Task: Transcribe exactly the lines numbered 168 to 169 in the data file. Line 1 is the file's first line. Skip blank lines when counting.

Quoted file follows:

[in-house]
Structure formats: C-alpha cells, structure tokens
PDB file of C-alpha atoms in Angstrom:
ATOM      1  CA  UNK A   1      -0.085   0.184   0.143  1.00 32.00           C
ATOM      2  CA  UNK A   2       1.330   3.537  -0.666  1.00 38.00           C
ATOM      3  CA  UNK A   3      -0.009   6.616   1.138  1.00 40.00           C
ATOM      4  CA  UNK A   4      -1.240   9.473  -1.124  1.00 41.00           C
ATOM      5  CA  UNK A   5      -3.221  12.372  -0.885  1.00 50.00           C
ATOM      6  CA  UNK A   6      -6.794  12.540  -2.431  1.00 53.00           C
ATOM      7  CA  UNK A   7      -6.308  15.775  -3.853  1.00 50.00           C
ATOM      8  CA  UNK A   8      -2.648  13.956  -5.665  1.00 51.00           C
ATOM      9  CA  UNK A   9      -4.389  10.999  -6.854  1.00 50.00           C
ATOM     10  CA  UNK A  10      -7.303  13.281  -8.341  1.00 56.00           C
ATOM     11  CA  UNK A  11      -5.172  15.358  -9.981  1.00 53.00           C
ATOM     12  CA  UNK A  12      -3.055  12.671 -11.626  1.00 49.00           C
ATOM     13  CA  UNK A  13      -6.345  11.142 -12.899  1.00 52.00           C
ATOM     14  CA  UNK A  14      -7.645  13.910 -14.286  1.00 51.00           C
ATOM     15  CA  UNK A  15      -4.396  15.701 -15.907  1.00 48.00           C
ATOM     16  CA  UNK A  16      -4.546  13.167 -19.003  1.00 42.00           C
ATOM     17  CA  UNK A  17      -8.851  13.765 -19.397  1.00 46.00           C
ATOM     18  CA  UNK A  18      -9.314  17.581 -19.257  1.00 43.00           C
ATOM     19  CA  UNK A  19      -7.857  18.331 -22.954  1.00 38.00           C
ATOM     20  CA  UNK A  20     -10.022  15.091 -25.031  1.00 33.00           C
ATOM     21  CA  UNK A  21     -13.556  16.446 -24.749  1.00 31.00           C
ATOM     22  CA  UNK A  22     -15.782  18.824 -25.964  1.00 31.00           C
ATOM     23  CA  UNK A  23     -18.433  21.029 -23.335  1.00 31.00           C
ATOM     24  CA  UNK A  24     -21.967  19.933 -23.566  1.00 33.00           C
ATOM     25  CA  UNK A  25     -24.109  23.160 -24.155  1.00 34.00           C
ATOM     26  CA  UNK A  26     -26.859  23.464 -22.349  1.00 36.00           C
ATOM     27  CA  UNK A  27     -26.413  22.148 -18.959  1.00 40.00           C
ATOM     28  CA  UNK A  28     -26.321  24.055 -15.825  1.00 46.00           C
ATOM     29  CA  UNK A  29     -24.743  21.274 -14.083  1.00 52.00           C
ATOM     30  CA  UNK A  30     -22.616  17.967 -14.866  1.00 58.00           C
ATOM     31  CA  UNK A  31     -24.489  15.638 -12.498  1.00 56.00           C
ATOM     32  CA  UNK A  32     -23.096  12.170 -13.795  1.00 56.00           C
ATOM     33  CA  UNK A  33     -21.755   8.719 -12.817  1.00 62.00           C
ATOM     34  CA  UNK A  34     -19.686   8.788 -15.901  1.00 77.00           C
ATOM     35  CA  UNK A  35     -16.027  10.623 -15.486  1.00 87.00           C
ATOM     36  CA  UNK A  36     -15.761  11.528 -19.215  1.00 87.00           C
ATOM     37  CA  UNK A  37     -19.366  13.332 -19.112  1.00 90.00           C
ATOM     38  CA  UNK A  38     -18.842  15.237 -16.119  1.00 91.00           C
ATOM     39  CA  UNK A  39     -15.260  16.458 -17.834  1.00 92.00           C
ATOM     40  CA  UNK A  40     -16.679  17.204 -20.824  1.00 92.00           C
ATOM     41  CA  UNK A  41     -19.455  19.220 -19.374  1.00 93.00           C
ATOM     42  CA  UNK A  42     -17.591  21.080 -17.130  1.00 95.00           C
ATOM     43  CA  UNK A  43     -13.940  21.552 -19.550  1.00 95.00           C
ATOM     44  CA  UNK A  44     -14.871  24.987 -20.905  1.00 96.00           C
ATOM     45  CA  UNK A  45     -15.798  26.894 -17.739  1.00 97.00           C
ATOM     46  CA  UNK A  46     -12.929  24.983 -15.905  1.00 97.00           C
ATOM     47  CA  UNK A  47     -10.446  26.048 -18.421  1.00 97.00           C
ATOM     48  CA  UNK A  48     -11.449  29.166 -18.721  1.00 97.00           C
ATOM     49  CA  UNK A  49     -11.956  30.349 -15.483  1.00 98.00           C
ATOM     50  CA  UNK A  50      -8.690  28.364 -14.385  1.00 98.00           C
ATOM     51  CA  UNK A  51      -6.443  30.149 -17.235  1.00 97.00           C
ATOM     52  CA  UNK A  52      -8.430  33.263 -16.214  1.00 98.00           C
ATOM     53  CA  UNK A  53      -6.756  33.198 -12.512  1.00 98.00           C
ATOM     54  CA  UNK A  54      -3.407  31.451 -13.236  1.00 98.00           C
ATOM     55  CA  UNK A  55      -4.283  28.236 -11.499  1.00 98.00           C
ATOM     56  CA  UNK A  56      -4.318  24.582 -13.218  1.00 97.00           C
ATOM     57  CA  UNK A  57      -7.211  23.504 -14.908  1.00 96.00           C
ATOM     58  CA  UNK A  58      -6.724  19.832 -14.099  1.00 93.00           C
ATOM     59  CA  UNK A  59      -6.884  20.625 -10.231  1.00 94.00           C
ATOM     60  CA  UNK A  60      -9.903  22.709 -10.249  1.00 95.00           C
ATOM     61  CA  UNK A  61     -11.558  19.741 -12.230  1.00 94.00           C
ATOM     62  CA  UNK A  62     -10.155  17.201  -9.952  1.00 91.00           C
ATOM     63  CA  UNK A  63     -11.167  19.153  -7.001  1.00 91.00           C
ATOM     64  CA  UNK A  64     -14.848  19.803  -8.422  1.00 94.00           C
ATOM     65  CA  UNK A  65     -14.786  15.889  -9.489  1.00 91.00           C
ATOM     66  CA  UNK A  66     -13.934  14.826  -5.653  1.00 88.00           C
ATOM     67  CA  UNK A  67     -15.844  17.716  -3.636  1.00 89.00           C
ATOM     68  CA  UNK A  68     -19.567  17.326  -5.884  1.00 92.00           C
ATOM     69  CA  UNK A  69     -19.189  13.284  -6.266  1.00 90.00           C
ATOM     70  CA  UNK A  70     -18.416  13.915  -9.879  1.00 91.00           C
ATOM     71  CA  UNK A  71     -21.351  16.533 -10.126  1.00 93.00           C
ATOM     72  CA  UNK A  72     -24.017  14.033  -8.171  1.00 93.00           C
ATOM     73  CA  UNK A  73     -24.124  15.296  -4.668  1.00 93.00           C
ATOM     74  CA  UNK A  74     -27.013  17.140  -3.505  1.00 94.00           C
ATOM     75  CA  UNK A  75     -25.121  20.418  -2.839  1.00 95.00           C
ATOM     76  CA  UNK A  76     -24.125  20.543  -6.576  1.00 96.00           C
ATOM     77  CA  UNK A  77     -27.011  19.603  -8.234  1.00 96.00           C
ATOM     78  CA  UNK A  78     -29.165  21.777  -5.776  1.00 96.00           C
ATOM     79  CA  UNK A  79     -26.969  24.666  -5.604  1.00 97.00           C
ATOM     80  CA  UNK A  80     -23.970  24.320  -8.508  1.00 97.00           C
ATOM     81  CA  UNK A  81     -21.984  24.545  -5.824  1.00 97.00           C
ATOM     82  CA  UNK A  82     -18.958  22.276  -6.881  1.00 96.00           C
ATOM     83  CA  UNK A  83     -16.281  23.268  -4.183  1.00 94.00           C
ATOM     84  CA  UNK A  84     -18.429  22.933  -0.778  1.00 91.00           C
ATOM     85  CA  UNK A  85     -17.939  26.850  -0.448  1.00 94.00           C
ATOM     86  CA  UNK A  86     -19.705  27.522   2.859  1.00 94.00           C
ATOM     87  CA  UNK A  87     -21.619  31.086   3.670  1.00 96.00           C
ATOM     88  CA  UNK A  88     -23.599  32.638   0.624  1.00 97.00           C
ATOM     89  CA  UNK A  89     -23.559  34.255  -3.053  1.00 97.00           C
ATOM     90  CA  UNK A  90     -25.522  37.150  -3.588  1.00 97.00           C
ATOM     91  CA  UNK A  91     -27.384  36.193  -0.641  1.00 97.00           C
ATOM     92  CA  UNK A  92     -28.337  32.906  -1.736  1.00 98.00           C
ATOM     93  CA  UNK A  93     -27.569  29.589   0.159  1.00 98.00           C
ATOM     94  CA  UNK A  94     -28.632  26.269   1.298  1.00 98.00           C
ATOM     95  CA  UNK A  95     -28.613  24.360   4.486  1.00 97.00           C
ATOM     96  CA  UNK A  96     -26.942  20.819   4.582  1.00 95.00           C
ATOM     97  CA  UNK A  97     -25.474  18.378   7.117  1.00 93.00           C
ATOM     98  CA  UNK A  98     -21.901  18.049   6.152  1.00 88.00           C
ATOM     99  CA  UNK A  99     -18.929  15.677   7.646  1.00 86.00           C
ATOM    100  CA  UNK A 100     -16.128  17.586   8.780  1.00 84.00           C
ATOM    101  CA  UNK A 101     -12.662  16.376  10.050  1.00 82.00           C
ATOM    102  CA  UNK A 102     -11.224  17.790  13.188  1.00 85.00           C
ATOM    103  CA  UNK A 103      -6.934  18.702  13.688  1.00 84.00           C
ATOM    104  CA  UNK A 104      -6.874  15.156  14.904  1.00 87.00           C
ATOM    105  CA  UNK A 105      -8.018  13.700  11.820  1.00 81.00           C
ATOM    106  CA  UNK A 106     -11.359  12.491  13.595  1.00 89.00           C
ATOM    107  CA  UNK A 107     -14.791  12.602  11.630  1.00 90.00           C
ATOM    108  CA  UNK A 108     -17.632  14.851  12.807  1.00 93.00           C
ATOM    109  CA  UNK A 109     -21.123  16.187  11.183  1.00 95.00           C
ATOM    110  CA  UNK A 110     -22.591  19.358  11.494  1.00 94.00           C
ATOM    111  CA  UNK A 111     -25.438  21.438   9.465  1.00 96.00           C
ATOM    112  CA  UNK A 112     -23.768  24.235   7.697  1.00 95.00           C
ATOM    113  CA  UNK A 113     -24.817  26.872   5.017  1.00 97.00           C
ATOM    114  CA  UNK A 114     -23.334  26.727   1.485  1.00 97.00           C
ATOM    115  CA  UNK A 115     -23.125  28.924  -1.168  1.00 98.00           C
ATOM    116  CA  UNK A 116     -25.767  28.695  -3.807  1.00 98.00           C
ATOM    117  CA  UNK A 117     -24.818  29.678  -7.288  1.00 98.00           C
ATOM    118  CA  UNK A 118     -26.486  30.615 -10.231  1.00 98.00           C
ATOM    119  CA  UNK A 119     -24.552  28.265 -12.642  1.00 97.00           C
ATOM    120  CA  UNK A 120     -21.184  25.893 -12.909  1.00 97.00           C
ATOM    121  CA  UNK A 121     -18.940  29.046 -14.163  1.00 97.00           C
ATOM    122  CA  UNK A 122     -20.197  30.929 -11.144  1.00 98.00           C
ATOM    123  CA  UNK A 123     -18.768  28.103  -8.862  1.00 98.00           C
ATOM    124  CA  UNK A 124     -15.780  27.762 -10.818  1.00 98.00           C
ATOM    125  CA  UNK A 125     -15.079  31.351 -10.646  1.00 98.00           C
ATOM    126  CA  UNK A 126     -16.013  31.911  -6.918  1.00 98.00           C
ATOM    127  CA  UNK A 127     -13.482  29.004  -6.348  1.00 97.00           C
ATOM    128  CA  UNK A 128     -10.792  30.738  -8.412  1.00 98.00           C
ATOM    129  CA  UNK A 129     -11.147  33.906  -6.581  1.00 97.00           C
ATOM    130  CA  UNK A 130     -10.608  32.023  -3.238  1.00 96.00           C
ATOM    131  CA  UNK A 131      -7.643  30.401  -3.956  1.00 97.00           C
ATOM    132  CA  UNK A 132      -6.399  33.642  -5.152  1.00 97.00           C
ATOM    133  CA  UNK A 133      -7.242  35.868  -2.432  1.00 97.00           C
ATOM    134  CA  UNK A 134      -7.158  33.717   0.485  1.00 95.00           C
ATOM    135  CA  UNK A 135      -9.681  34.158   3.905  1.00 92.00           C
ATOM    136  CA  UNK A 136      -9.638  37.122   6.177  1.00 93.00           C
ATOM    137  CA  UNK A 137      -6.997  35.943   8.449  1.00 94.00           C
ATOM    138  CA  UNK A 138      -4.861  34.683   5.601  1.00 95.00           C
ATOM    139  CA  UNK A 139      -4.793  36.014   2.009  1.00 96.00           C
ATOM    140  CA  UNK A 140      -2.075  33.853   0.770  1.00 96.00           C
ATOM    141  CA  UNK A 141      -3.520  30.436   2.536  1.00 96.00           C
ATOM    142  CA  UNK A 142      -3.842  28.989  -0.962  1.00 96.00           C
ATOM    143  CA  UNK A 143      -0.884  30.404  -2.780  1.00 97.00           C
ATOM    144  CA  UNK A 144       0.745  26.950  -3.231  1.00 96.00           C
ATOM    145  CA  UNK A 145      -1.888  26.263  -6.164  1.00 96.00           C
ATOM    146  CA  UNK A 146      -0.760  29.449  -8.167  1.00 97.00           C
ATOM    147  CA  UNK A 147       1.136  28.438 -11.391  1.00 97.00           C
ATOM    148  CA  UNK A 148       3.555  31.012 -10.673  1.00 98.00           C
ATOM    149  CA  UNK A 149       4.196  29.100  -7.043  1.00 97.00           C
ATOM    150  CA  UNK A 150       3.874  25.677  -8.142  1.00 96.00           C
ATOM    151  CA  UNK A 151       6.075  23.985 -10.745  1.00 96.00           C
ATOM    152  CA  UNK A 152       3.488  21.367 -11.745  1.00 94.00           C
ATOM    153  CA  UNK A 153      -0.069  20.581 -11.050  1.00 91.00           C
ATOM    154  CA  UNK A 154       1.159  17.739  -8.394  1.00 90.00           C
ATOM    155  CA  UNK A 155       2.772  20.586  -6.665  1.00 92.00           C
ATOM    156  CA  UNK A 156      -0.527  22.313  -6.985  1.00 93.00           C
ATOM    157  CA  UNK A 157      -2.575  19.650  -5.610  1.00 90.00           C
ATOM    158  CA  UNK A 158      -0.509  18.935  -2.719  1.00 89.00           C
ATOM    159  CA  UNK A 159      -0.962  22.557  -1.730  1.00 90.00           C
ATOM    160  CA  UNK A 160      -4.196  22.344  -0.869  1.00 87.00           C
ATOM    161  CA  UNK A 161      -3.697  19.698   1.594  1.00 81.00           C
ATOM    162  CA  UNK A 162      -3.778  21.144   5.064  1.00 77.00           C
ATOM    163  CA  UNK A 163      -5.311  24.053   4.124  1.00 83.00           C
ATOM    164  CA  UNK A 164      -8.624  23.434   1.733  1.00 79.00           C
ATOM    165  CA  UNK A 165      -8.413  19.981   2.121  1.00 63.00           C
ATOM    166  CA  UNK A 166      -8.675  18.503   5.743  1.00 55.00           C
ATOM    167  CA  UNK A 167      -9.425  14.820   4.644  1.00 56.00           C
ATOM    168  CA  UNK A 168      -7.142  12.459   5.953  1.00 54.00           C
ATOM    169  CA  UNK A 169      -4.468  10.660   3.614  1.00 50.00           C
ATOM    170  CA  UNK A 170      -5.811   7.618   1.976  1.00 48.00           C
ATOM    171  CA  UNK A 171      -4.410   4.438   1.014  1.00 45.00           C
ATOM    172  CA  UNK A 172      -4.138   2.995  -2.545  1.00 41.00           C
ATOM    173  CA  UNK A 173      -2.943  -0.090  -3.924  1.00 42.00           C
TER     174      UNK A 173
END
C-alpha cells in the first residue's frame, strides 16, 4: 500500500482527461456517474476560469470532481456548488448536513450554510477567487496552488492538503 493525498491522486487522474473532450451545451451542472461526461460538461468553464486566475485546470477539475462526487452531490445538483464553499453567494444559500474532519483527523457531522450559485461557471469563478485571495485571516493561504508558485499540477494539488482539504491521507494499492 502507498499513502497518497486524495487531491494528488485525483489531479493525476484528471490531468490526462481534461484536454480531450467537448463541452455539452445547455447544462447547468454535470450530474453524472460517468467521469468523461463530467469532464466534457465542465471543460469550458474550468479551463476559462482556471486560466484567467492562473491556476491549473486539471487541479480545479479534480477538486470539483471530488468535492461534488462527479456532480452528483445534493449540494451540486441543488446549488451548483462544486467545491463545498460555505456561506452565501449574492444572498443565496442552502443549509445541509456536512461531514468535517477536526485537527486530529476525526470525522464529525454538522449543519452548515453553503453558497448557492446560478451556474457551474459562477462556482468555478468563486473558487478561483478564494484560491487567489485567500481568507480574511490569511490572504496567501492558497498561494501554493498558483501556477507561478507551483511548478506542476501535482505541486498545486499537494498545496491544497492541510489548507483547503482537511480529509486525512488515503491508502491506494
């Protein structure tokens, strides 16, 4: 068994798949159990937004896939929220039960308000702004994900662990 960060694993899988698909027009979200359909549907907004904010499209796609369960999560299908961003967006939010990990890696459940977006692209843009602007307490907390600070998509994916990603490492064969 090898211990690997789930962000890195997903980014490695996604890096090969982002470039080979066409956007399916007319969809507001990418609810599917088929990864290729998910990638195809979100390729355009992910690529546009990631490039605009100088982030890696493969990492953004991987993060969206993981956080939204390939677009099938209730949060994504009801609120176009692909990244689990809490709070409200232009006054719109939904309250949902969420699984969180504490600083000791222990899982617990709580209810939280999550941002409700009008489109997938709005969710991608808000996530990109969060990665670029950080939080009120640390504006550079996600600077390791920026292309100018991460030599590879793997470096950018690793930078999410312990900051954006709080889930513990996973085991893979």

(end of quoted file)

ATOM    165  CA  UNK A 165      -8.413  19.981   2.121  1.00 63.00           C
ATOM    166  CA  UNK A 166      -8.675  18.503   5.743  1.00 55.00           C